(Washington/Ottawa/San Salvador/Melbourne) On November 21, Pacific Rim Mining shareholders are poised to approve sale of the company to Melbourne-based OceanaGold in order to continue suing El Salvador in a World Bank tribunal. Pacific Rim has been suing the small Central American nation for not having granted it a mine permit ever since a presidential pronouncement to suspend all mining activity in the country. The last-minute deal rescues a sinking Pacific Rim Mining, while promising to cost Salvadorans millions more in an unjust arbitration process and raising fears of political interference.
The deal, valued at a mere $10.2 million for a swap of company shares, is a pittance compared to what the company hopes to extract from El Salvador, either through the $301 million arbitration suit or through reaching a deal with the Salvadoran government to advance a gold project in the northern department of Cabañas. In a press release, OceanaGold said it would try to negotiate a deal with Salvadoran authorities.
The National Roundtable on Metal Mining, a diverse coalition of civil society organizations in El Salvador, responded with concern to OceanaGold’s intentions, fearing undue pressure on legislators during electoral season. The coalition is already worried that legislators have stalled consideration of proposed legislation to ban metal mining in the densely populated country, which has widespread support across the country, including from the highest ranks of the Catholic Church.
“Salvadorans ask that this project be stopped. Canada has so many good people. Ask those transnational companies to stop committing terrible injustices and exploiting the people of El Salvador. We are not very happy about this judicial dispute, they are asking us to pay them millions. But if it comes down to it, I think it is better to pay the money, than to pay the consequences,” Archbishop José Luis Escobar Alas recently stated to a Canadian national radio reporter.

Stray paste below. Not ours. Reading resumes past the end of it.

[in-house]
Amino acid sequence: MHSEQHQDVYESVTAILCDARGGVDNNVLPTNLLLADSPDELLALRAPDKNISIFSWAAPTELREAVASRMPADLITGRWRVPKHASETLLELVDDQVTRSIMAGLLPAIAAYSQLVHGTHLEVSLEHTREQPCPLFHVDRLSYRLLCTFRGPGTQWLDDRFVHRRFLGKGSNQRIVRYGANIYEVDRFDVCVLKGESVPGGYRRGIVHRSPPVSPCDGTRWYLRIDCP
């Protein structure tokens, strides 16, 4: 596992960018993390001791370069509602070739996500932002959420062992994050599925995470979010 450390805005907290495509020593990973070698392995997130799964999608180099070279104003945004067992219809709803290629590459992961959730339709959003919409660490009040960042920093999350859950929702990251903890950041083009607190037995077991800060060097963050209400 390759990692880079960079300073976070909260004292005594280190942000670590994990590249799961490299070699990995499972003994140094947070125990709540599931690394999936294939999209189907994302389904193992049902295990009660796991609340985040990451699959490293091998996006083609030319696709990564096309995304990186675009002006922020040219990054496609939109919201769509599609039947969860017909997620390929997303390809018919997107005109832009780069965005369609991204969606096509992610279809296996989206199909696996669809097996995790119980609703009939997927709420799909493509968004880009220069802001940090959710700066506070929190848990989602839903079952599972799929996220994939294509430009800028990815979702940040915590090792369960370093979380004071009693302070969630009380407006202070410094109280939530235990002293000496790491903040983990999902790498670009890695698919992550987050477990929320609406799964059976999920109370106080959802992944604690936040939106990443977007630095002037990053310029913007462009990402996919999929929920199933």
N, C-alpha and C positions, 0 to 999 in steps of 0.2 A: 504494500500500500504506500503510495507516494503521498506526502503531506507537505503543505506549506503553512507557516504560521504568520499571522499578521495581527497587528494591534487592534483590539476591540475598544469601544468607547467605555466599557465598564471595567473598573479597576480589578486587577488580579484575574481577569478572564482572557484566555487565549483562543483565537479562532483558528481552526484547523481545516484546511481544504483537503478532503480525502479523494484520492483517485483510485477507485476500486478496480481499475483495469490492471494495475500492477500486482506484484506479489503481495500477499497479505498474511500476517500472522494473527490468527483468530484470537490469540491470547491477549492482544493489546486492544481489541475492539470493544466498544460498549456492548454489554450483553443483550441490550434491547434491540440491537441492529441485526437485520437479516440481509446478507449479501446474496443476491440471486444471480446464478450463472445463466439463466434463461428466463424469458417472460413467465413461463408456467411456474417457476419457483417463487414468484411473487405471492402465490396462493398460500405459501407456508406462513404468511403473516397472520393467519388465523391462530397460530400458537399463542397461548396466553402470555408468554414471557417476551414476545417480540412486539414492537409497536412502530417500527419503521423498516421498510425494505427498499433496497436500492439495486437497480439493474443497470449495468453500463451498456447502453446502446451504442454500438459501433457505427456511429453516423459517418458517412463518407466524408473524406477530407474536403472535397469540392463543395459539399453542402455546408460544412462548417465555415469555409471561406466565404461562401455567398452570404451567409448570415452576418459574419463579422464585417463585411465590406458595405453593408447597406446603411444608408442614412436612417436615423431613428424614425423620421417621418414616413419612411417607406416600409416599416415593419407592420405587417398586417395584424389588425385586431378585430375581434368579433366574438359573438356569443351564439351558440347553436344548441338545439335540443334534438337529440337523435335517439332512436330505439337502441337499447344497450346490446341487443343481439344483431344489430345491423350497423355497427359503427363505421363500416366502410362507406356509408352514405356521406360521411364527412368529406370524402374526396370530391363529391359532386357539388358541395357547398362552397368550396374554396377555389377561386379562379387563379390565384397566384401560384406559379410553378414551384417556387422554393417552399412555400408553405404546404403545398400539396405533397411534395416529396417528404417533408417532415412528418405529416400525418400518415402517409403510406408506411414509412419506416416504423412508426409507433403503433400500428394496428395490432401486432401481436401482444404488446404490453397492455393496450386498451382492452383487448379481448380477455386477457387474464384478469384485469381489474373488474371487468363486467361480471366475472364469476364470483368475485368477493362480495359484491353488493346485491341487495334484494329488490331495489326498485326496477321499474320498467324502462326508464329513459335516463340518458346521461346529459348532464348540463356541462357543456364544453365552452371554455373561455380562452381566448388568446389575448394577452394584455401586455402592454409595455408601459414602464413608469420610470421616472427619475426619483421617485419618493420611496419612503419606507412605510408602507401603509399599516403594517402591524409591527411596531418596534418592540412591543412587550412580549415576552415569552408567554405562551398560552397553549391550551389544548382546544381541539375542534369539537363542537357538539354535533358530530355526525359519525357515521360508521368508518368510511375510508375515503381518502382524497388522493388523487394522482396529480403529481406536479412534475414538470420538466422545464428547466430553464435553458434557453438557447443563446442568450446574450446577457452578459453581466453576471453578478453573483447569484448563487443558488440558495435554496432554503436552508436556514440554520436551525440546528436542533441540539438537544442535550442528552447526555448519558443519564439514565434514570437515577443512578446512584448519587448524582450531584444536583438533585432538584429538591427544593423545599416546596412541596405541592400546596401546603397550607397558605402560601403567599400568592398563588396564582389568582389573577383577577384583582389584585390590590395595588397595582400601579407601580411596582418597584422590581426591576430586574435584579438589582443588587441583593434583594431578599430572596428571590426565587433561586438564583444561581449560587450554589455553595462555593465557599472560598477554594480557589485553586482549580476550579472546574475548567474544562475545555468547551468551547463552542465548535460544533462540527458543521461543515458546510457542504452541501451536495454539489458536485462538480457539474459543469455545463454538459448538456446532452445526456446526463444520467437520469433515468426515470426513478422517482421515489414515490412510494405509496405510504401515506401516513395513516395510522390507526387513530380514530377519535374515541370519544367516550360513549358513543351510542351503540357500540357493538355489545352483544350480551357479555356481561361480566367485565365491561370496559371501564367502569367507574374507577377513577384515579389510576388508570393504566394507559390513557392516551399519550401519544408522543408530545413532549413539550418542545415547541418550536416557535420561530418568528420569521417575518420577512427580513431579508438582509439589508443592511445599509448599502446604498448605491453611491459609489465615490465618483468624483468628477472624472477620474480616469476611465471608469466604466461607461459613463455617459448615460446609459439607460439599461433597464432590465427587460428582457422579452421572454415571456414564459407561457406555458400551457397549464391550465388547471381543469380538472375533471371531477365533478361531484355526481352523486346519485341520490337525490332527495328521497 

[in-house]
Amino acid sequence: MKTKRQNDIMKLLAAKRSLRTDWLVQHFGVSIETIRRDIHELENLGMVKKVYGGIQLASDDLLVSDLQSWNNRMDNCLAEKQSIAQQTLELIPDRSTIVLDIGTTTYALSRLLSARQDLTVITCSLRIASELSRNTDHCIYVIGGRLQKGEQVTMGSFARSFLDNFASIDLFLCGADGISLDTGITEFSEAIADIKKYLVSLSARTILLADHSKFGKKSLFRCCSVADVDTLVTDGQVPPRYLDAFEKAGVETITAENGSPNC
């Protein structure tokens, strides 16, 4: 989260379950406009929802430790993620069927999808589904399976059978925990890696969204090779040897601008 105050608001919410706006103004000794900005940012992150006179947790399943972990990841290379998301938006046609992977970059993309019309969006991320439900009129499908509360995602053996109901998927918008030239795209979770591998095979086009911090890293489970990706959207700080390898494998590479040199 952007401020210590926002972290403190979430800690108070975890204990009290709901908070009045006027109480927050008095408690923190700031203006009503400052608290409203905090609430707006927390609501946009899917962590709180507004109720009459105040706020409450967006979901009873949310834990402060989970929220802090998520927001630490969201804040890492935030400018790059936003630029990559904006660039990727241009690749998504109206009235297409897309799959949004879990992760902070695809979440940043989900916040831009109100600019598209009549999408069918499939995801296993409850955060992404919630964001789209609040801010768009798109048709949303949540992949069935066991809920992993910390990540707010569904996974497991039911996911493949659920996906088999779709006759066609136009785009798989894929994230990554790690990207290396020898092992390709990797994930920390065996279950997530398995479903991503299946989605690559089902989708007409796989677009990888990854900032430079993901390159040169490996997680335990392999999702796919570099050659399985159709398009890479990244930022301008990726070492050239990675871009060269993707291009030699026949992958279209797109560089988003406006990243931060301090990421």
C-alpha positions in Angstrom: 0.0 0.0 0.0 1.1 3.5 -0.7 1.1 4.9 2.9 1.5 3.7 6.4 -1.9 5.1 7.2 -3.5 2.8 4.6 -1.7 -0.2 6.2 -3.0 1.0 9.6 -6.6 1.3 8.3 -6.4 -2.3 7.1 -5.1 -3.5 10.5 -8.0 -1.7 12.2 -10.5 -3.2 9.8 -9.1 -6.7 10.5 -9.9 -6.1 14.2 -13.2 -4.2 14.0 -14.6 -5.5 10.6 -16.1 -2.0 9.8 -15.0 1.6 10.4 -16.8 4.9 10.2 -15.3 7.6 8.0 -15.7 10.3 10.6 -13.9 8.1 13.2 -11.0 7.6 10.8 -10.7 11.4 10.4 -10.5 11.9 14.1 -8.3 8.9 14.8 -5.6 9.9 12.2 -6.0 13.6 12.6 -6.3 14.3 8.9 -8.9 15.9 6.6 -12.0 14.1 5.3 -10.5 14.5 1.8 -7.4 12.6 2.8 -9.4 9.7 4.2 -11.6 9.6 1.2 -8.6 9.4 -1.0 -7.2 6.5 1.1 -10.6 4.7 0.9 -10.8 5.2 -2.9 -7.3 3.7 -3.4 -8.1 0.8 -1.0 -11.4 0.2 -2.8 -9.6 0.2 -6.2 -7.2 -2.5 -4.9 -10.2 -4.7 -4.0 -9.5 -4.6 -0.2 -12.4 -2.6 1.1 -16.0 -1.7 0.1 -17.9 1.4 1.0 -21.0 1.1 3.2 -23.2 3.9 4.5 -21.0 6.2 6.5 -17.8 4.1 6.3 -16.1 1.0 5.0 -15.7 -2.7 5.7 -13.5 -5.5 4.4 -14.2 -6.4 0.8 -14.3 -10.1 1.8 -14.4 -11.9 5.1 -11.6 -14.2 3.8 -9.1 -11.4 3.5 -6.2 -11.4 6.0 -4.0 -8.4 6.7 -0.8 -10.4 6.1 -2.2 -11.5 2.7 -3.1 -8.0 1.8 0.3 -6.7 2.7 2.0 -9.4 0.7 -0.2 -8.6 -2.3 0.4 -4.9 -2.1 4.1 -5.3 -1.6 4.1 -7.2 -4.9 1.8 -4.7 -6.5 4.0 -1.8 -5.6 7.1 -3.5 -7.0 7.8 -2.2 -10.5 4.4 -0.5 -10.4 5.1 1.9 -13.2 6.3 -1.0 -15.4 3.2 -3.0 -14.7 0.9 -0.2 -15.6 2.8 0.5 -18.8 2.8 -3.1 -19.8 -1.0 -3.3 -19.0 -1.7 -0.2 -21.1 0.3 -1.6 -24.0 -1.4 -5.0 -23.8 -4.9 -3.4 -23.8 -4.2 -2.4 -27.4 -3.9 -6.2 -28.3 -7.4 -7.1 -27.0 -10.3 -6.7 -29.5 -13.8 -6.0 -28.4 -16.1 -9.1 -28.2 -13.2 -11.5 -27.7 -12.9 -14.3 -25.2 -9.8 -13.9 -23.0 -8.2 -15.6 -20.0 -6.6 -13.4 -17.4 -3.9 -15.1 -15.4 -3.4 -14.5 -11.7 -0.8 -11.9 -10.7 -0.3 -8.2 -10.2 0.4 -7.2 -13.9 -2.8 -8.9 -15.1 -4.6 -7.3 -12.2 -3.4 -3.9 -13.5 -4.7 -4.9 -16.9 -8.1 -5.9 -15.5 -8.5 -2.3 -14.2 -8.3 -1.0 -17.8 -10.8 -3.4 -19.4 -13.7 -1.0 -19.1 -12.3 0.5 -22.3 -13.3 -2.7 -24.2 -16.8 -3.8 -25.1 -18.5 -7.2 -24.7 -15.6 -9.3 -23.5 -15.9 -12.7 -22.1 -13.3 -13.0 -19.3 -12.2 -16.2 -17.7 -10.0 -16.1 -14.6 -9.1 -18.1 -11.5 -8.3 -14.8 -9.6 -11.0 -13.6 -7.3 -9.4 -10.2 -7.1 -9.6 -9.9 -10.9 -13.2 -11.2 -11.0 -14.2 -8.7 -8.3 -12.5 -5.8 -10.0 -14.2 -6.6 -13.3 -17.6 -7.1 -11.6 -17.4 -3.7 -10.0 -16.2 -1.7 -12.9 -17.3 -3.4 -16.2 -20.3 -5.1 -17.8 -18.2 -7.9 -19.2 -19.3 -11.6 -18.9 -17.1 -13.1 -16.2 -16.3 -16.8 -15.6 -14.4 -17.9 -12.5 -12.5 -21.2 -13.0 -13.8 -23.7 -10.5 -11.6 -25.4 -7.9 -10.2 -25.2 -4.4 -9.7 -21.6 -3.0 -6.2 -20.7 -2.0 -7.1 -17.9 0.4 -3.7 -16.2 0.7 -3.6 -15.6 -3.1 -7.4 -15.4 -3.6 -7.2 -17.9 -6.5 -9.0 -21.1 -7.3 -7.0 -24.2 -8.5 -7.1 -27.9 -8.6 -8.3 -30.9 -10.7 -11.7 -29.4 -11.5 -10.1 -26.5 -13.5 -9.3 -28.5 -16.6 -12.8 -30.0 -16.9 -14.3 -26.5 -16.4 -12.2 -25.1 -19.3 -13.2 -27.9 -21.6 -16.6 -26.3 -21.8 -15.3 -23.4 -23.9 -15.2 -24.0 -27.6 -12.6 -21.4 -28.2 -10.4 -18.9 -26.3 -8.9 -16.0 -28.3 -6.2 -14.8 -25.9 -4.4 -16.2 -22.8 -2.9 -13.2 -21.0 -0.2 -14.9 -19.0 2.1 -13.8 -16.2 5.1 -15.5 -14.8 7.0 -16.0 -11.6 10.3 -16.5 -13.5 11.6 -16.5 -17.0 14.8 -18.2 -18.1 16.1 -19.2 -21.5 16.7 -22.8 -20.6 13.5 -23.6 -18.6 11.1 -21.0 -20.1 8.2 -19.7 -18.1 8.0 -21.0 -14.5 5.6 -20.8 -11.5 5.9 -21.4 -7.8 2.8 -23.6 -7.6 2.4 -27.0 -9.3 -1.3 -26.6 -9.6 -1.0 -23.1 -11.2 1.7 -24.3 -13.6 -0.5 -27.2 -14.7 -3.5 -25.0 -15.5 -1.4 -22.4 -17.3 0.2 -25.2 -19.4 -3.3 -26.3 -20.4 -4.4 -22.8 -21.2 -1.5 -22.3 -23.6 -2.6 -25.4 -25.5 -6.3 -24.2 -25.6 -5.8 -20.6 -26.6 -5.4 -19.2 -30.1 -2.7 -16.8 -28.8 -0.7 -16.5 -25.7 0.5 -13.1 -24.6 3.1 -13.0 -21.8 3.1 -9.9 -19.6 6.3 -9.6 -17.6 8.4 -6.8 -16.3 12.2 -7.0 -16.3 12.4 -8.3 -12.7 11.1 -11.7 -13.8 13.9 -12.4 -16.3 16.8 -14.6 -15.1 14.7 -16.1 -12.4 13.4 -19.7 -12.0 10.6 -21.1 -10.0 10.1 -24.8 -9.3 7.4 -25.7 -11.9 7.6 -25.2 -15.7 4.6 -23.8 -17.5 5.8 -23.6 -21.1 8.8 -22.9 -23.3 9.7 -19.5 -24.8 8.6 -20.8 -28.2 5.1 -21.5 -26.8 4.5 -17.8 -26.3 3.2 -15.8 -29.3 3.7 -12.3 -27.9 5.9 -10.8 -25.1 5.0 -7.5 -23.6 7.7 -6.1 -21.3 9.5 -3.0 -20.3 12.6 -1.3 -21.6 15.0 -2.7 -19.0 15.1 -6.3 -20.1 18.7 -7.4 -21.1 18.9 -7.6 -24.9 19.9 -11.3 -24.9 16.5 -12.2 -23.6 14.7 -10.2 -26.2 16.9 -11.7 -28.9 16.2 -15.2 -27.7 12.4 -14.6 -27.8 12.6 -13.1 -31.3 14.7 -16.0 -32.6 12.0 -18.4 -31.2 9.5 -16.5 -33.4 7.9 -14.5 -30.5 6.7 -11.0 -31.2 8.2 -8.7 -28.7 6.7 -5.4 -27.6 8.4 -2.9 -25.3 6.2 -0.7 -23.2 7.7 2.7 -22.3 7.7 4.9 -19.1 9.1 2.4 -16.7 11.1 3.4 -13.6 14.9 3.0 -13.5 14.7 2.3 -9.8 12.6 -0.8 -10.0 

Pacific Rim Mining’s track record in El Salvador gave rise to broad opposition, starting when local communities saw the impacts of the company’s exploration work and as they learned about the dirty legacy of mining in neighboring countries.
OceanaGold’s own track record is also disheartening. Despite Pacific Rim’s claims that OceanaGold is a good environmental and social steward, its gold and copper operation in the Philippines has been devastating for local communities. In 2011, the Philippine Human Rights Commission recommended the revocation of OceanaGold’s mining license, citing forcible and illegal demolitions, the harassment of residents, and the indigenous community’s right to culture. Residents have complained of “dirty water” downstream from the open-pit mine operation and of dead fish washing up on the shore.
“The economic, social and environmental reality of OceanaGold’s Didipio mine confirms the worst fears of the Salvadoran people and government,” said Dr. Robin Broad of American University in Washington, D.C. after traveling to the Didipio mine in August 2013.
Concerned Australian citizens and social organizations have already started a public education campaign to denounce OceanaGold’s acquisition of Pacific Rim’s El Dorado project and to demand that Pacific Rim drop its suit against the government of El Salvador.
With headquarters in Melbourne, Australia, OceanaGold is owned by a holding company registered in British Colombia. It trades on the Australian, New Zealand and Toronto stock exchanges and has operations in the Philippines, New Zealand and Australia.
Jen Moore, MiningWatch Canada, 613-569-3439, firstname.lastname@example.org
Meera Karunananthan, Council of Canadians, 613-355-2100, email@example.com
Pedro Cabezas, Coordinator for the International Allies Against Mining in El Salvador, 503-7755-1423, firstname.lastname@example.org
Manuel Pérez Rocha, Institute for Policy Studies (IPS), 240-838-6623, email@example.com
Sofia Vergara, Oxfam America, 617-849-2916, firstname.lastname@example.org